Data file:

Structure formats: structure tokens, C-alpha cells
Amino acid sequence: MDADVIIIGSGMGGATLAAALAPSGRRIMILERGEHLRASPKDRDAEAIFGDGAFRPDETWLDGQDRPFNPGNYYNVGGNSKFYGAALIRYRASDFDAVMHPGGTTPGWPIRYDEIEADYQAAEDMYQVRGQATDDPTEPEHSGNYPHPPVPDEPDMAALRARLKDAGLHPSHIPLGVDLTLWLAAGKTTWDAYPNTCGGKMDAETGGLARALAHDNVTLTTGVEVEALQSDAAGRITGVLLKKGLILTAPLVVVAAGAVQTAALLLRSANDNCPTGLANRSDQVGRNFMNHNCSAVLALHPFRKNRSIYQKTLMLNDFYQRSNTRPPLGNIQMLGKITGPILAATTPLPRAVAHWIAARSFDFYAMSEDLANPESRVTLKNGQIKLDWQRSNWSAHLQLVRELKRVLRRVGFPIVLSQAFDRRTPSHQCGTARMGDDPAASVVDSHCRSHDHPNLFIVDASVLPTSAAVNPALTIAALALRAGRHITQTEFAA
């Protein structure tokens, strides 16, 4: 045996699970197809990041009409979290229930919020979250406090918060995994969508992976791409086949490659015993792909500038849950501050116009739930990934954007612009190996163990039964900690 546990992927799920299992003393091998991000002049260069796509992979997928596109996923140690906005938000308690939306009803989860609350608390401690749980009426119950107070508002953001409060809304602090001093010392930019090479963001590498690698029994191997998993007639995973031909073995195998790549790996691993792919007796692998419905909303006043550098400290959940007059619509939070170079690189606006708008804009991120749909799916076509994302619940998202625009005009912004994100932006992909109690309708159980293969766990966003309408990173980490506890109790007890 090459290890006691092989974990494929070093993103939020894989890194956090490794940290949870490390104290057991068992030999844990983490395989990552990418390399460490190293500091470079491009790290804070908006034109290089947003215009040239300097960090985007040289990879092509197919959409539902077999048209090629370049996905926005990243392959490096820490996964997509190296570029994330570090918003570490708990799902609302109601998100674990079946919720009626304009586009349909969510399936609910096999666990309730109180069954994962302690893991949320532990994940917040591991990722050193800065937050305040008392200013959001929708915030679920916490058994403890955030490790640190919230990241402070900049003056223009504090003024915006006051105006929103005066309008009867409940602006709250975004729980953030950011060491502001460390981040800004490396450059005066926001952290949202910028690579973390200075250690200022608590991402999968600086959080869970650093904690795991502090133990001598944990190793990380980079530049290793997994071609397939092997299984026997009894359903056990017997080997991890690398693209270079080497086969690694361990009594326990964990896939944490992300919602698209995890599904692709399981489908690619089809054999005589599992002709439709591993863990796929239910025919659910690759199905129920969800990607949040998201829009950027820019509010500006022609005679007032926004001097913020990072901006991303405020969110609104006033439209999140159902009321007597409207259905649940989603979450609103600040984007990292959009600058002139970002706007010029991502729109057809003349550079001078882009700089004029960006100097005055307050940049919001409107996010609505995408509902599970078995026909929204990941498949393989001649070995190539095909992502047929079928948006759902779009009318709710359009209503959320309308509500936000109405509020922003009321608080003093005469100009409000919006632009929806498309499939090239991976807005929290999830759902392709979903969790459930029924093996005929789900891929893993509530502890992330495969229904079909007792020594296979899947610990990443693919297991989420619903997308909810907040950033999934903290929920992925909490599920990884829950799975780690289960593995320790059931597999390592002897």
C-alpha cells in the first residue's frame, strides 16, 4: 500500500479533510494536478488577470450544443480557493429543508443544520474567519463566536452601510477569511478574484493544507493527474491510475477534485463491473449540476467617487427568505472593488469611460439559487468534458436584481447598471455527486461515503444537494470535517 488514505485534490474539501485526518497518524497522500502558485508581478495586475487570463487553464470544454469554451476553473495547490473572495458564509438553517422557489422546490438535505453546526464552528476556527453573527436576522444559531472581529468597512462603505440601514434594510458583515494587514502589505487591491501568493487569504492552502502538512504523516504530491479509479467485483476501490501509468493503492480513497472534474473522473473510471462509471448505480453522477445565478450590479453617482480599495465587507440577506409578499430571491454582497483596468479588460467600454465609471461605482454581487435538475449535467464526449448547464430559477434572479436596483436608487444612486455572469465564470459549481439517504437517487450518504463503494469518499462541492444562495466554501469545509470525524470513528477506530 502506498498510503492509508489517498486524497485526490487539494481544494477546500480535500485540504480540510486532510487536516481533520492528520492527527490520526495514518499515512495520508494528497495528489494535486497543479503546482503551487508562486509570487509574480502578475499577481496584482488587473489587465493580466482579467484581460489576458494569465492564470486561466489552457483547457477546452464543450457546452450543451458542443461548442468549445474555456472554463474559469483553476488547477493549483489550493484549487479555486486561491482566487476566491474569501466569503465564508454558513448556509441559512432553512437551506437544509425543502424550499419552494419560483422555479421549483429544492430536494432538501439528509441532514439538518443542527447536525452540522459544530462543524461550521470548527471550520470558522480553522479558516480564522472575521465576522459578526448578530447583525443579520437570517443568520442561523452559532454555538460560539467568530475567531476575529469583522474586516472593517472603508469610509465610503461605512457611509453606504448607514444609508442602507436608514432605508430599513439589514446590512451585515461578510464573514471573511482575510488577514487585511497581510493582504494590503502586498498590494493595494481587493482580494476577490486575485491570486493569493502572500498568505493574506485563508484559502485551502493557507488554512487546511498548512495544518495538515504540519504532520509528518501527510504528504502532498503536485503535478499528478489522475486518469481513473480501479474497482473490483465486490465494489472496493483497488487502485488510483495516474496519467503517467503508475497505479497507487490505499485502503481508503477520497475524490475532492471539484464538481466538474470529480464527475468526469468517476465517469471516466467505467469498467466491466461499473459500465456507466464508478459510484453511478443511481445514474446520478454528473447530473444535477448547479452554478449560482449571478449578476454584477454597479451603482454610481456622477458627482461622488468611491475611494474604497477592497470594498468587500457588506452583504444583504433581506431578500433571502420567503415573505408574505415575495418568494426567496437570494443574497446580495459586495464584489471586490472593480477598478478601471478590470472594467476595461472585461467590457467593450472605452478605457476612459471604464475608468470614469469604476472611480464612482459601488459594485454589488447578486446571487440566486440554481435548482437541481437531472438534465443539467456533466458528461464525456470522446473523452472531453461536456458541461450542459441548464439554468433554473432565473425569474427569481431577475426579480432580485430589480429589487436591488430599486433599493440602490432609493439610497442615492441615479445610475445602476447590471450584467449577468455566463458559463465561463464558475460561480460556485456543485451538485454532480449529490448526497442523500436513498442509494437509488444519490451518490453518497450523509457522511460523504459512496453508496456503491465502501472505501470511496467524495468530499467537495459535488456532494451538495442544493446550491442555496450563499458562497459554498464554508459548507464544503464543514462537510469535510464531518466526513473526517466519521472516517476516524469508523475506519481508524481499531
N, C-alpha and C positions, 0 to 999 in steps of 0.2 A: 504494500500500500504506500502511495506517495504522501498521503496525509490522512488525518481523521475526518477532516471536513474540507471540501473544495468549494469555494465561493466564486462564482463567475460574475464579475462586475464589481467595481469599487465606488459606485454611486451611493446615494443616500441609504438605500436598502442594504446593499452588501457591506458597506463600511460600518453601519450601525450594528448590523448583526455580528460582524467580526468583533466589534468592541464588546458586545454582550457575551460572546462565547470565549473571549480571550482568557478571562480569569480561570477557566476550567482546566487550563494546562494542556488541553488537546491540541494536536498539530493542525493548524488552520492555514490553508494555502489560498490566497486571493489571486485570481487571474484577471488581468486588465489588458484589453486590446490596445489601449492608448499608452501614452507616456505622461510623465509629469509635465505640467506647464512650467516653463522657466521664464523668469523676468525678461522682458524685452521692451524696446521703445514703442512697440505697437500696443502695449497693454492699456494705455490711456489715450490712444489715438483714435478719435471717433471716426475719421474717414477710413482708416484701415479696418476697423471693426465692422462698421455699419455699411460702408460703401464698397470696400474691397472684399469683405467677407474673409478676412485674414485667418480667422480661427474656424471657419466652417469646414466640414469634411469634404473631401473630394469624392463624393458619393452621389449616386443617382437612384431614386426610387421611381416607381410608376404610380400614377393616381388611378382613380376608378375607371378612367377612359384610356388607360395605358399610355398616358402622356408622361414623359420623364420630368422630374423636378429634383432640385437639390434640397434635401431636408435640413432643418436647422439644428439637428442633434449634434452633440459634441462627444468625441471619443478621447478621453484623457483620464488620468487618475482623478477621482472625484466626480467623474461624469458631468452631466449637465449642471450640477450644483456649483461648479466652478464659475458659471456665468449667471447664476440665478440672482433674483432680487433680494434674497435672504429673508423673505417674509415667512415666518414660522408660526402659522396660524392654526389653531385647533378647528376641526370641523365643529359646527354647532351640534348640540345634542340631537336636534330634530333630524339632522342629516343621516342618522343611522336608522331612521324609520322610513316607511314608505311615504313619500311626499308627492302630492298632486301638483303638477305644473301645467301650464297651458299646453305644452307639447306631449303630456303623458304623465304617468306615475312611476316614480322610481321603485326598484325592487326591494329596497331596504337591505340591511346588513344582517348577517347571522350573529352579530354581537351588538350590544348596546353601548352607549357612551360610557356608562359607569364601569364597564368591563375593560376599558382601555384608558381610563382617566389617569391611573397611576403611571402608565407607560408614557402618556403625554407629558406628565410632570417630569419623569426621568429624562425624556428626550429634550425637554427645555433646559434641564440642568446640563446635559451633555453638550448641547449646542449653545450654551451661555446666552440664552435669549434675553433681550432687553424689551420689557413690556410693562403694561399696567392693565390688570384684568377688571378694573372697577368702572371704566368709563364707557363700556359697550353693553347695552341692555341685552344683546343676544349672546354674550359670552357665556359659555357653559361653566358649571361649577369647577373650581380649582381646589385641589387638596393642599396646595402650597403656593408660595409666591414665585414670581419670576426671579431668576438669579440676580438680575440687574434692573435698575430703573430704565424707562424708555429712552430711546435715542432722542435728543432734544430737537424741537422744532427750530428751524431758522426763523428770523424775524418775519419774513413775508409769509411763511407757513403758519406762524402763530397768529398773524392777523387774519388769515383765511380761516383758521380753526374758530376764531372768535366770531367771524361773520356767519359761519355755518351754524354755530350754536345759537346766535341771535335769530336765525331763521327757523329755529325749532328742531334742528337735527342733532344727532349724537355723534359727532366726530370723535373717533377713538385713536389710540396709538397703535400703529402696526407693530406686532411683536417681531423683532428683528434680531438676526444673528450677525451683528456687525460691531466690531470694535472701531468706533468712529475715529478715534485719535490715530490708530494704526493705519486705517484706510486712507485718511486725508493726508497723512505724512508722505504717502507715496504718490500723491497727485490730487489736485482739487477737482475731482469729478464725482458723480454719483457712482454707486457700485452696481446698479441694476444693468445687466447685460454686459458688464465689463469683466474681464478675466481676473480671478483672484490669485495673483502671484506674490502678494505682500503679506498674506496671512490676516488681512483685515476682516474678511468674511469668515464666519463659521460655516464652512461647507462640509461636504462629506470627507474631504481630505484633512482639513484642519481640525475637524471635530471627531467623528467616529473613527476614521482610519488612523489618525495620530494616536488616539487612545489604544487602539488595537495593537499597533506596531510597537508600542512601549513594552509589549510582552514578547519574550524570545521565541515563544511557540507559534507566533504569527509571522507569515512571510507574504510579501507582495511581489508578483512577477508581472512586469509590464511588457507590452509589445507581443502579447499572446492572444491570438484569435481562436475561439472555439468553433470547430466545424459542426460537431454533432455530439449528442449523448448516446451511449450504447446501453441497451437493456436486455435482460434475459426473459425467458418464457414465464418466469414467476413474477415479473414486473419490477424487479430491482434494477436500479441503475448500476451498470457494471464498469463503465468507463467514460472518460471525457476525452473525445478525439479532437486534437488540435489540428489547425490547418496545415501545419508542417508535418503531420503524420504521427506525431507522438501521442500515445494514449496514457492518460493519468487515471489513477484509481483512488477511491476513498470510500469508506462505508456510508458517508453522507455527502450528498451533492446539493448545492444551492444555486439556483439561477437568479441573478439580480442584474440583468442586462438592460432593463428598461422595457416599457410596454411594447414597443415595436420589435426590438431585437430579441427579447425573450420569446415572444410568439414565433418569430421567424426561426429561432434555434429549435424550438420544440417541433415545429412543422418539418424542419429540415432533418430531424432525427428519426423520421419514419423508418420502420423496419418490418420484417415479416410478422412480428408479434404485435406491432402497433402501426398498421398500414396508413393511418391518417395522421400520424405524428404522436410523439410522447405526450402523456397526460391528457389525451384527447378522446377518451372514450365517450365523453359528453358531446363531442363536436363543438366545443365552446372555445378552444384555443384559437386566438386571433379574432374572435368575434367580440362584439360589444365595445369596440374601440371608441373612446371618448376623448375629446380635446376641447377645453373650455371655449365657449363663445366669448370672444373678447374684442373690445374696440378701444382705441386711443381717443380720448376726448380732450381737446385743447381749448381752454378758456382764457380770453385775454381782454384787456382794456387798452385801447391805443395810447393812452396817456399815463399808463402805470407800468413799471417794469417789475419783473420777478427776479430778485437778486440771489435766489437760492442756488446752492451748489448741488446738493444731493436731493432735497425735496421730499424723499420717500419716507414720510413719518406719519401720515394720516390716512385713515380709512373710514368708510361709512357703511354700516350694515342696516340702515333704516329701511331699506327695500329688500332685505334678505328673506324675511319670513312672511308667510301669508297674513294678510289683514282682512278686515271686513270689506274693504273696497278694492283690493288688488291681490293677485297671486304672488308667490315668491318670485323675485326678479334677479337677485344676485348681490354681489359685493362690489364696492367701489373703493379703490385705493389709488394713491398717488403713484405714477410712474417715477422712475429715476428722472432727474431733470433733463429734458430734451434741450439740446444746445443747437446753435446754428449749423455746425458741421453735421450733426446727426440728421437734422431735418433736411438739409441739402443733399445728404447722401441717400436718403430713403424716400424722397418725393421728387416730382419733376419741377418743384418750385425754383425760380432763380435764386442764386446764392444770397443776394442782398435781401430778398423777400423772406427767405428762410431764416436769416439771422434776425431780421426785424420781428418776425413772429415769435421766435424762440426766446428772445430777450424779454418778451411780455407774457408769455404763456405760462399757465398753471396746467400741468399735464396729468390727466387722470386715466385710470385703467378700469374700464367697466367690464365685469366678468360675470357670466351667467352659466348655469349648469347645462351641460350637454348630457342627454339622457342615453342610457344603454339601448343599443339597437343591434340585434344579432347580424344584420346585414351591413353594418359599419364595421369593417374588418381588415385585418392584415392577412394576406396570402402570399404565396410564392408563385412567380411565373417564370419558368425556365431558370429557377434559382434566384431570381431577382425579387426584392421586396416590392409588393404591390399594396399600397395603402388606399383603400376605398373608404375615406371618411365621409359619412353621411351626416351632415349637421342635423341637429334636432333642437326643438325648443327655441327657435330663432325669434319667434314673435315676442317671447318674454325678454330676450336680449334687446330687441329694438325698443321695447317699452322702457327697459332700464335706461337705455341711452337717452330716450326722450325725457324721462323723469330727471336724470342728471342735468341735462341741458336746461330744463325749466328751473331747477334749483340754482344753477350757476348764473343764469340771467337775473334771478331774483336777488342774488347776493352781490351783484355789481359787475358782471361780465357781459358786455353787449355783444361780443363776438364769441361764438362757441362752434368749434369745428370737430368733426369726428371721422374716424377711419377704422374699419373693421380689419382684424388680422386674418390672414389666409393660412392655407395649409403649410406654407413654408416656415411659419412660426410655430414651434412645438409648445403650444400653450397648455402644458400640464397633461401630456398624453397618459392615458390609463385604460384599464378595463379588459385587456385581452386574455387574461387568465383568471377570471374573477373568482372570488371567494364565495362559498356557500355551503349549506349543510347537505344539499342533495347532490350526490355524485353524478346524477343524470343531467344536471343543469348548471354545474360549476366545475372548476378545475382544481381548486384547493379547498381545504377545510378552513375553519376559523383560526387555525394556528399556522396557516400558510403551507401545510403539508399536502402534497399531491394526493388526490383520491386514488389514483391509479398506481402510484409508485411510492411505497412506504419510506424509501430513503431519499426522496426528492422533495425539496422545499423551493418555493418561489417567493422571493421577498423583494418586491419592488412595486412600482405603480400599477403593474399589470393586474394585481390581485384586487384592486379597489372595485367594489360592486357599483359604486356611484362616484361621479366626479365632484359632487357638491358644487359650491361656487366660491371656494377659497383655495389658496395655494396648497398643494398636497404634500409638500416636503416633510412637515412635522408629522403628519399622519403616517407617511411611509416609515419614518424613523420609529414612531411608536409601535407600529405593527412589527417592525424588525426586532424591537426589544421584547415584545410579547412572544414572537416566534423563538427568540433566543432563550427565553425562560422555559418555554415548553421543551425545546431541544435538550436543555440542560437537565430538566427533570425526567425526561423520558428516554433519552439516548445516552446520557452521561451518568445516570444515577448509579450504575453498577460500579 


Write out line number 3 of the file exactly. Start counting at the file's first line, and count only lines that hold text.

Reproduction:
């Protein structure tokens, strides 16, 4: 045996699970197809990041009409979290229930919020979250406090918060995994969508992976791409086949490659015993792909500038849950501050116009739930990934954007612009190996163990039964900690 546990992927799920299992003393091998991000002049260069796509992979997928596109996923140690906005938000308690939306009803989860609350608390401690749980009426119950107070508002953001409060809304602090001093010392930019090479963001590498690698029994191997998993007639995973031909073995195998790549790996691993792919007796692998419905909303006043550098400290959940007059619509939070170079690189606006708008804009991120749909799916076509994302619940998202625009005009912004994100932006992909109690309708159980293969766990966003309408990173980490506890109790007890 090459290890006691092989974990494929070093993103939020894989890194956090490794940290949870490390104290057991068992030999844990983490395989990552990418390399460490190293500091470079491009790290804070908006034109290089947003215009040239300097960090985007040289990879092509197919959409539902077999048209090629370049996905926005990243392959490096820490996964997509190296570029994330570090918003570490708990799902609302109601998100674990079946919720009626304009586009349909969510399936609910096999666990309730109180069954994962302690893991949320532990994940917040591991990722050193800065937050305040008392200013959001929708915030679920916490058994403890955030490790640190919230990241402070900049003056223009504090003024915006006051105006929103005066309008009867409940602006709250975004729980953030950011060491502001460390981040800004490396450059005066926001952290949202910028690579973390200075250690200022608590991402999968600086959080869970650093904690795991502090133990001598944990190793990380980079530049290793997994071609397939092997299984026997009894359903056990017997080997991890690398693209270079080497086969690694361990009594326990964990896939944490992300919602698209995890599904692709399981489908690619089809054999005589599992002709439709591993863990796929239910025919659910690759199905129920969800990607949040998201829009950027820019509010500006022609005679007032926004001097913020990072901006991303405020969110609104006033439209999140159902009321007597409207259905649940989603979450609103600040984007990292959009600058002139970002706007010029991502729109057809003349550079001078882009700089004029960006100097005055307050940049919001409107996010609505995408509902599970078995026909929204990941498949393989001649070995190539095909992502047929079928948006759902779009009318709710359009209503959320309308509500936000109405509020922003009321608080003093005469100009409000919006632009929806498309499939090239991976807005929290999830759902392709979903969790459930029924093996005929789900891929893993509530502890992330495969229904079909007792020594296979899947610990990443693919297991989420619903997308909810907040950033999934903290929920992925909490599920990884829950799975780690289960593995320790059931597999390592002897």